Interview with Paul Tripp: Why Budgets Are Insufficient to Resolve Our Money Problems
Dr. Paul Tripp fields a few questions about "Redeeming Money" from Dean Sweetman, the CEO of Tithe.ly.
May 23, 2018
All of us struggle with money in some shape, way, fashion, or form.
But the problems you'll have with money are not actually with money. The conflict you’ll face with money is within you (not the church budget).
God knows this about all of us, which is why he talks about money and stewardship in the Bible more than anything else. He wants to crush any sinful desire we have for money so that we’ll be wholly devoted to him.
Like a skillful surgeon, Dr. Tripp uses the scalpel of the gospel to cut open our hearts, untangle the grip of sin, and lead us to experience grace, redemption, and renewal in Christ.
I had the opportunity to send Dr. Tripp some questions about his new book, and I know you’ll hear an encouraging word from the LORD through him.
1. InRedeeming Money, you actually don’t start talking about money in the beginning. Instead, you talk about the way we view the world. Why did you decide to begin your book this way?
I have written about this before and will probably write about it again: no one is neutral in the way he or she thinks about life. No one is truly open-minded. Everyone carries with them a worldview that shapes their understanding of everything. Everyone is a philosopher; everyone is a theologian. All are meaning makers.
We never leave our lives alone. You just can’t understand anything in isolation. Everything in our lives is connected to everything else, and everything is shaped by what we understand to be true. Handling money right—being in control of it, not being controlled by it, and not asking it to do for you what it was never intended to do—requires examining the worldview that should shape how we think about money and everything else in our lives.
I want to help you look at money and money problems through the lens of the gospel of the Lord Jesus Christ. I am deeply persuaded that we will never make proper sense of the world of money, which influences us, perhaps more deeply than we realize, unless we first put on our gospel glasses. If you and I don’t let the gospel of Jesus Christ correct our assumptions about life, we won’t be able to evaluate and gain ground in the way we understand and relate to money and make practical money decisions.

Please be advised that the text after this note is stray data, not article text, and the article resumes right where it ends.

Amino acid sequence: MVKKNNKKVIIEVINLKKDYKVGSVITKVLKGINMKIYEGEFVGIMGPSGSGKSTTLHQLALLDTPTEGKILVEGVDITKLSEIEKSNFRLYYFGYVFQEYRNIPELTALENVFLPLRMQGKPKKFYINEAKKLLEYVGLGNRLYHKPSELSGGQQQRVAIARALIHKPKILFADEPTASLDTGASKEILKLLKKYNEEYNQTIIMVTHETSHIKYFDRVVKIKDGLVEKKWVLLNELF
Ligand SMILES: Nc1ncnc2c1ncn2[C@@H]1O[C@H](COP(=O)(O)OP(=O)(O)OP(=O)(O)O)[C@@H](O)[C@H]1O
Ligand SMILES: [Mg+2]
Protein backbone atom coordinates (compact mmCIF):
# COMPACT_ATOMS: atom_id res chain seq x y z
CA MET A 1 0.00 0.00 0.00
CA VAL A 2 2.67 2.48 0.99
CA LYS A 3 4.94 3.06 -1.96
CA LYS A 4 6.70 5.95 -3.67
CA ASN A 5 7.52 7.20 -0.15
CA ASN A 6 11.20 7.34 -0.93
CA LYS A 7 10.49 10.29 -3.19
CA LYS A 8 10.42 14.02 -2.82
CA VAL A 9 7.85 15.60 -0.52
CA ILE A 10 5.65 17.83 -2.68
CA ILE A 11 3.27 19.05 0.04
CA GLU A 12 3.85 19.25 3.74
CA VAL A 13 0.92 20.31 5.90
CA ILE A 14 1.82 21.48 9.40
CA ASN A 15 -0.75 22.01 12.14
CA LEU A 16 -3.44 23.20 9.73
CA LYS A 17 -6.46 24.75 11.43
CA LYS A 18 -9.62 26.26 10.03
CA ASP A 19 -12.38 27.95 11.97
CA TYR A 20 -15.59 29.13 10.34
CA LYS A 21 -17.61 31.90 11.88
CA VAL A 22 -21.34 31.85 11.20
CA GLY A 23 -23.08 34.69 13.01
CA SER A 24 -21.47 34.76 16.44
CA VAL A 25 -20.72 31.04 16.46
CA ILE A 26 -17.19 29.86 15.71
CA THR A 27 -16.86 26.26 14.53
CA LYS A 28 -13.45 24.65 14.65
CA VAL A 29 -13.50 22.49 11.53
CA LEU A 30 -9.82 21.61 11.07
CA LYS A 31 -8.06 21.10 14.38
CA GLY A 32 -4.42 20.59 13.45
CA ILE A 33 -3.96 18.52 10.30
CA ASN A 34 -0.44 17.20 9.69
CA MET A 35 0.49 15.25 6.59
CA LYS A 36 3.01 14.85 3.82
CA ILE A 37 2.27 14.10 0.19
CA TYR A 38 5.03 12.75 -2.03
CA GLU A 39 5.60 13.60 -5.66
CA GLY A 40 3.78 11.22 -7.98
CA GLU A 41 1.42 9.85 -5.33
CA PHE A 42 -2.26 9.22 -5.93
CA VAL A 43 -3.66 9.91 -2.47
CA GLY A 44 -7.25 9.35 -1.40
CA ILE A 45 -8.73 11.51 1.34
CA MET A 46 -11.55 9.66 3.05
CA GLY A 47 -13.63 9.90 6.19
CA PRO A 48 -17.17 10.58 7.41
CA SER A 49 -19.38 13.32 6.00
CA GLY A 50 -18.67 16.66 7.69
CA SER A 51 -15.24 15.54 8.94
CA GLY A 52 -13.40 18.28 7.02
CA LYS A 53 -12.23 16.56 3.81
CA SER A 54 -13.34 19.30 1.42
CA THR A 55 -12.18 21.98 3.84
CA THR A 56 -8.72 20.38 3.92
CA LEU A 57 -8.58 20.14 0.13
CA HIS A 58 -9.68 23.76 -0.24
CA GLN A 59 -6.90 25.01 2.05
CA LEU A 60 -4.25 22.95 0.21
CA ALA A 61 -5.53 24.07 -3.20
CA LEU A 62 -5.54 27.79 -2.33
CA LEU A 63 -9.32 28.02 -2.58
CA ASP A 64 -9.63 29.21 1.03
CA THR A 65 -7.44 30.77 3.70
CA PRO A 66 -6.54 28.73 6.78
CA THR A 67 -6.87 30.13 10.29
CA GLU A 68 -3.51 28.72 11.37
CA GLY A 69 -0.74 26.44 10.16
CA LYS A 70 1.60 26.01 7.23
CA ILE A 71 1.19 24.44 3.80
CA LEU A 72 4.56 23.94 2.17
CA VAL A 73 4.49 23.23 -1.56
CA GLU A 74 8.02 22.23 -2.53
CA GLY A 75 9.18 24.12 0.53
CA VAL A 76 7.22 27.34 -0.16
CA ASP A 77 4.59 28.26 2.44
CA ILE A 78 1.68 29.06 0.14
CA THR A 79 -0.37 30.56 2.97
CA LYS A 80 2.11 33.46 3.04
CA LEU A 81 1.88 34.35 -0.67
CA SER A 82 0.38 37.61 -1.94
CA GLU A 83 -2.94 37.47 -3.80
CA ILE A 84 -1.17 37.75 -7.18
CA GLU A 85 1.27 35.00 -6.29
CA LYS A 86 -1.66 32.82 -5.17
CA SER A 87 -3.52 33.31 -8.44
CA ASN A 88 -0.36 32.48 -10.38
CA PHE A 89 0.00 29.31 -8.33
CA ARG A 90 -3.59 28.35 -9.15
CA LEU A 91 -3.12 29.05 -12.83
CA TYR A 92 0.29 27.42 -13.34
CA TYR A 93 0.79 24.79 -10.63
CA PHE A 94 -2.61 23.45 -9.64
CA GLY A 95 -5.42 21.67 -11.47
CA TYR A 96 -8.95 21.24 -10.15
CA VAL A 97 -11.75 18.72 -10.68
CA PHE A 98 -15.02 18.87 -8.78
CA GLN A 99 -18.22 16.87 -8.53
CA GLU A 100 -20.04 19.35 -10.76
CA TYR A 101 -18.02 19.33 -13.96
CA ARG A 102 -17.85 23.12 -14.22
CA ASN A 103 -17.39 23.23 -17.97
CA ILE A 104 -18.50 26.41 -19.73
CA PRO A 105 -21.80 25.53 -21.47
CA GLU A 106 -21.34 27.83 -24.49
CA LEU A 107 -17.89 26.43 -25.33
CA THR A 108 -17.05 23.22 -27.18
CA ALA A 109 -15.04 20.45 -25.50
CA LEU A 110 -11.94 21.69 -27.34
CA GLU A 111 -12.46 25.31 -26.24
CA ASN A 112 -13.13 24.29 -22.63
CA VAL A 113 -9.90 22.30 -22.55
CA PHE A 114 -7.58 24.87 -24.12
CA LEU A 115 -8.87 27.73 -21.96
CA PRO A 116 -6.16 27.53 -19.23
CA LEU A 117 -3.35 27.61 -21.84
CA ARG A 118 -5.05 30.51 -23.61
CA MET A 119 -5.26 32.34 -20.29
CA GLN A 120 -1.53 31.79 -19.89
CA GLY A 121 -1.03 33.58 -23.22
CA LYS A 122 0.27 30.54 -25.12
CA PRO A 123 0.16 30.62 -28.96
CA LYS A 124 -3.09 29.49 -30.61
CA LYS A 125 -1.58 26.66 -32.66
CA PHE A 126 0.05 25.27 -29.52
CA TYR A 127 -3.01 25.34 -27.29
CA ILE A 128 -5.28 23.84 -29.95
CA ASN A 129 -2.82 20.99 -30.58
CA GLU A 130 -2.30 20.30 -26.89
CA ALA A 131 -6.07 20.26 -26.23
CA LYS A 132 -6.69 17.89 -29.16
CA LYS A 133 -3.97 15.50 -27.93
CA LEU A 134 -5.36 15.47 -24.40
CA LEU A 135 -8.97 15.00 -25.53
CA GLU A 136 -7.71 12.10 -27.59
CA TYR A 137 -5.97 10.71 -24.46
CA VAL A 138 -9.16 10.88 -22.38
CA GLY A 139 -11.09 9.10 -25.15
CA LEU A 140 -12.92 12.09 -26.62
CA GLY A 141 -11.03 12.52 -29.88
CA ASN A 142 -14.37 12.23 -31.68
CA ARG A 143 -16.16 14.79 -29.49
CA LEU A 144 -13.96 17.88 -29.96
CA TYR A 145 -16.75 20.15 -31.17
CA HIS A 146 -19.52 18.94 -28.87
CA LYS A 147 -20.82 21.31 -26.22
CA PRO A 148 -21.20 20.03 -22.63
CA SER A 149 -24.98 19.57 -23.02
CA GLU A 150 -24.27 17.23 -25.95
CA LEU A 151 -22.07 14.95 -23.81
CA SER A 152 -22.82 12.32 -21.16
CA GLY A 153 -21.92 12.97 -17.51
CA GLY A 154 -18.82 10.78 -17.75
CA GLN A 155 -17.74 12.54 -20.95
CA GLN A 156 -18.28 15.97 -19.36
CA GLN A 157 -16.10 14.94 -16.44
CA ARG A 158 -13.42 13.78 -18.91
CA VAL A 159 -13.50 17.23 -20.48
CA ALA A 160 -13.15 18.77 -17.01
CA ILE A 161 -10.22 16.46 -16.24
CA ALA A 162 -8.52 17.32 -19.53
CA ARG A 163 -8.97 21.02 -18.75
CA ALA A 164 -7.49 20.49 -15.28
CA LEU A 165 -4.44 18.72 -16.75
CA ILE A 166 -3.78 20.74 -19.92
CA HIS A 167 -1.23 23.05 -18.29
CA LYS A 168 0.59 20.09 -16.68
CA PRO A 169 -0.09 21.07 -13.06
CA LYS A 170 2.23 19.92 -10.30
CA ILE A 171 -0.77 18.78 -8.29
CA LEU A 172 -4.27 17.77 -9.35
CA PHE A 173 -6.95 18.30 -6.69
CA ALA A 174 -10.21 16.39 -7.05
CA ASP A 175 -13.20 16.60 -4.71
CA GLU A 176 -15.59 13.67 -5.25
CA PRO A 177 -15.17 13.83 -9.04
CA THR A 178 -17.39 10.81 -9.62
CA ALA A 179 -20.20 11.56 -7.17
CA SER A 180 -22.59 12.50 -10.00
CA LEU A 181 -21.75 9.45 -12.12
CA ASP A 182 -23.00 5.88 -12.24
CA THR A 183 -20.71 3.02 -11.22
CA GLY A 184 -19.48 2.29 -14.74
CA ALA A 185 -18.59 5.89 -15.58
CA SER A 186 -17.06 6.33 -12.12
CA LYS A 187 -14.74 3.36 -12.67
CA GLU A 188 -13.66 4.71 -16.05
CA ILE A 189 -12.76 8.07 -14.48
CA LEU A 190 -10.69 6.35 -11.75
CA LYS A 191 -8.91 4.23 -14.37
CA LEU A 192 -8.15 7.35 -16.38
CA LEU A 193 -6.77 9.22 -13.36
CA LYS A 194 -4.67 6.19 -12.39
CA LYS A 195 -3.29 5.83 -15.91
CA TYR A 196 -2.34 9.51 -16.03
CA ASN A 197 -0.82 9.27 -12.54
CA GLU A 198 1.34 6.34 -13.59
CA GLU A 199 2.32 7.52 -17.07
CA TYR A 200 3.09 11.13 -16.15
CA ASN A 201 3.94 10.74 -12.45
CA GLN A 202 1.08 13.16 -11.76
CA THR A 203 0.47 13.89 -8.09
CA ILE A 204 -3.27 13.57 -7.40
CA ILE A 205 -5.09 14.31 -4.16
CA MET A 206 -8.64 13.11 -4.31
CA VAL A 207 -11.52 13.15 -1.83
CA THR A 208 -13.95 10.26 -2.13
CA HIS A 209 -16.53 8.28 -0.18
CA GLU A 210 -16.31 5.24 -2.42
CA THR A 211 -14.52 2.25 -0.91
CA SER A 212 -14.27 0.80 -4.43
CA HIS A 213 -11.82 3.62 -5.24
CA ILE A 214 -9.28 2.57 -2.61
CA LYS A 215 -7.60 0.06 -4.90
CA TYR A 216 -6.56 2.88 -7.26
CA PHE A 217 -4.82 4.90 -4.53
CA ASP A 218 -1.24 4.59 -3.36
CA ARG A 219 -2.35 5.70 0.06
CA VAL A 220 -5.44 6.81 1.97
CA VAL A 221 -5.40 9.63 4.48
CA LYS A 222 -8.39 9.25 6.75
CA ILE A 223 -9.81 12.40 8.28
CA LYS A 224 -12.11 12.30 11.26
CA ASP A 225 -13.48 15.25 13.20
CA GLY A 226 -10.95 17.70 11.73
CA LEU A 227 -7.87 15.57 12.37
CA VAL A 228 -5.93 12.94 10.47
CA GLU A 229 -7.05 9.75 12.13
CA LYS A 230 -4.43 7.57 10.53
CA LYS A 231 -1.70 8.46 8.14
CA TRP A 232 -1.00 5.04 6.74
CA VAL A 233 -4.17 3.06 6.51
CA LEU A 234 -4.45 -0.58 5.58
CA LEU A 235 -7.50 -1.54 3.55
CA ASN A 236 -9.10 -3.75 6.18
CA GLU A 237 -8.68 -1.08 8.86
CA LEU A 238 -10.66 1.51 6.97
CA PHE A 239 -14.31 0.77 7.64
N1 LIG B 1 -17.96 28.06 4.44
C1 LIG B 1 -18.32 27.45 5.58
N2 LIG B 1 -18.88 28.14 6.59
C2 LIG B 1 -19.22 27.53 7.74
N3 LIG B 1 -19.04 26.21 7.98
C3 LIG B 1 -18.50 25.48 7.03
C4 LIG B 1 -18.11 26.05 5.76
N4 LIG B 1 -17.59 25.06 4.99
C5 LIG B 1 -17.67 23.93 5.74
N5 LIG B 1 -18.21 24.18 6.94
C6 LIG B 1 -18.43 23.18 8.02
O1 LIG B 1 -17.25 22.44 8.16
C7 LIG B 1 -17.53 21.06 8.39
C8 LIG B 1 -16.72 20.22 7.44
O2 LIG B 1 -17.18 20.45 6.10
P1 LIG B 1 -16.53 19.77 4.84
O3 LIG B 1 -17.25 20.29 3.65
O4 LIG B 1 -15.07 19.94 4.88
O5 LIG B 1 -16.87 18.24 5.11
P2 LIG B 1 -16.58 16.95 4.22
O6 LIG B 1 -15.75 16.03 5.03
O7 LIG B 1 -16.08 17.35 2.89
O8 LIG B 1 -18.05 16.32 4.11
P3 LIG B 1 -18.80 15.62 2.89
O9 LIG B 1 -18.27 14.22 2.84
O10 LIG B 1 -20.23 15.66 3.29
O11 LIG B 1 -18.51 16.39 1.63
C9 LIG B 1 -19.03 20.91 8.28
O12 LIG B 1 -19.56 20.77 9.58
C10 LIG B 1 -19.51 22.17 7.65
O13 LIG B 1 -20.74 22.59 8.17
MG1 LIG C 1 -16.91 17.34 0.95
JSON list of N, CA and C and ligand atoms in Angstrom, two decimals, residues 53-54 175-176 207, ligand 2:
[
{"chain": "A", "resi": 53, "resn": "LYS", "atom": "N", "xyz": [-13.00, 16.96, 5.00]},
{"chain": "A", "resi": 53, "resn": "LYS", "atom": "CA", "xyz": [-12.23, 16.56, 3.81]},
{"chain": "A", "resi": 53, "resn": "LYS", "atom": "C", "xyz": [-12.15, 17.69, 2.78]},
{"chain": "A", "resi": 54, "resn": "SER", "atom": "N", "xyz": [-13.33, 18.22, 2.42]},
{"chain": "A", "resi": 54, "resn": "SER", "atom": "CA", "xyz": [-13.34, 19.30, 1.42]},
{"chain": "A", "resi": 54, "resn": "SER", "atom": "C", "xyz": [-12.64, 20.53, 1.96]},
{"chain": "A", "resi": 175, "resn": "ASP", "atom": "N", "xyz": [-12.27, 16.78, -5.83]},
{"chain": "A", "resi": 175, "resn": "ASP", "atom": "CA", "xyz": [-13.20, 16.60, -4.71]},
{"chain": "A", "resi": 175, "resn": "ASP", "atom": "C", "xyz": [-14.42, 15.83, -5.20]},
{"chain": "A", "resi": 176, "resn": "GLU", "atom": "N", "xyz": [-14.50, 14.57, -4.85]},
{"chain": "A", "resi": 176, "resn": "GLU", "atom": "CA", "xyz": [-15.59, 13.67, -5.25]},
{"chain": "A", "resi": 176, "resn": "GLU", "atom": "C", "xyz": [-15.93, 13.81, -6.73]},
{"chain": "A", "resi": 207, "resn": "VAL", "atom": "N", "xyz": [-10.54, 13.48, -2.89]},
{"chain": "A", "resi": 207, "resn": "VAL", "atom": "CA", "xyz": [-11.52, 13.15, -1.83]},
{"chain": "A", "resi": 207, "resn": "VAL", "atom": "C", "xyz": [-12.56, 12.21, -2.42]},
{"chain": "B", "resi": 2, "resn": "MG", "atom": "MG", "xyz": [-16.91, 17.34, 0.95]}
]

2. You wrote, “There is no better indicator of the identity you have assigned to yourself than the way you use money.” How do our money habits reveal what we believe about God and ourselves?
The answer is in the idea of identity. Why does one person proudly throw money around? Why does another person use her money to buy all the cultural markers of success? Why is that neighbor of yours so proudly vocal about his charity? Why has yet another person never been able to stay out of debt? Why does that couple quietly give away such a big portion of their income? Why is your friend so gripped with money fears? Why did Jesus talk about this topic more than any other? Why is money such a big deal?
In a fundamental way, the drama of identity often plays out in the arena of money. You and I again and again make clear who we think we are by the way we use our money. We have to think biblically about identity to be able to live rightly when it comes to money.
3. Many financial advisors insist on creating a budget to get out of debt, but you believe budgets are insufficient to resolve our debt problem. What led you to this conclusion?
There are many important things to understand about money, and a personal budget can be practically helpful, but it cannot be our starting point. That would be like teaching a little boy to throw a football but not helping him to understand the basic purpose, rules, and fundamentals of the game. You could have all kinds of money information and still be tragically mastered by it. You could have a clear sense of how to budget your funds and still not be thinking about and using money in the way God intended.
4. Money is arguably the leading cause of stress and anxiety in the United States. How does knowing we are a child of God through faith in Christ address our financial anxieties?
In Matthew 6:31–32 Jesus argues that because we are now the children of God, we don’t have to give way to the normal anxiety that most people feel over the question of whether their needs will be met. Because we now have a wise and loving heavenly Father, who owns everything and is in control of everything, we can rest assured that all of our needs will be met. This means we have been freed from the fear of want that causes us to focus all of our time, energy, and money on making sure all our needs are met.
5. Often, when we’re in a mess financially, we feel alone, defeated, and try to hide our situation from others and ourselves. What hope does the gospel provide someone in this situation?
It is not what you have done or are doing, but what God has done and is doing for you. Being a saint means you never carry your money burdens alone. It means that God is with you in every money struggle. Being a saint means you don’t have to deny responsibility, shift the blame, run and hide, or be paralyzed with guilt when you’ve made a money mess.
In your darkest moment of money foolishness, you can run into God’s presence assured of his forgiveness and help. Being a saint means God has opened your heart to his existence and your mind to his wisdom. You are now blessed with knowing that, at its very core, your life isn’t about your comfort, pleasure, and satisfaction, but about his glory.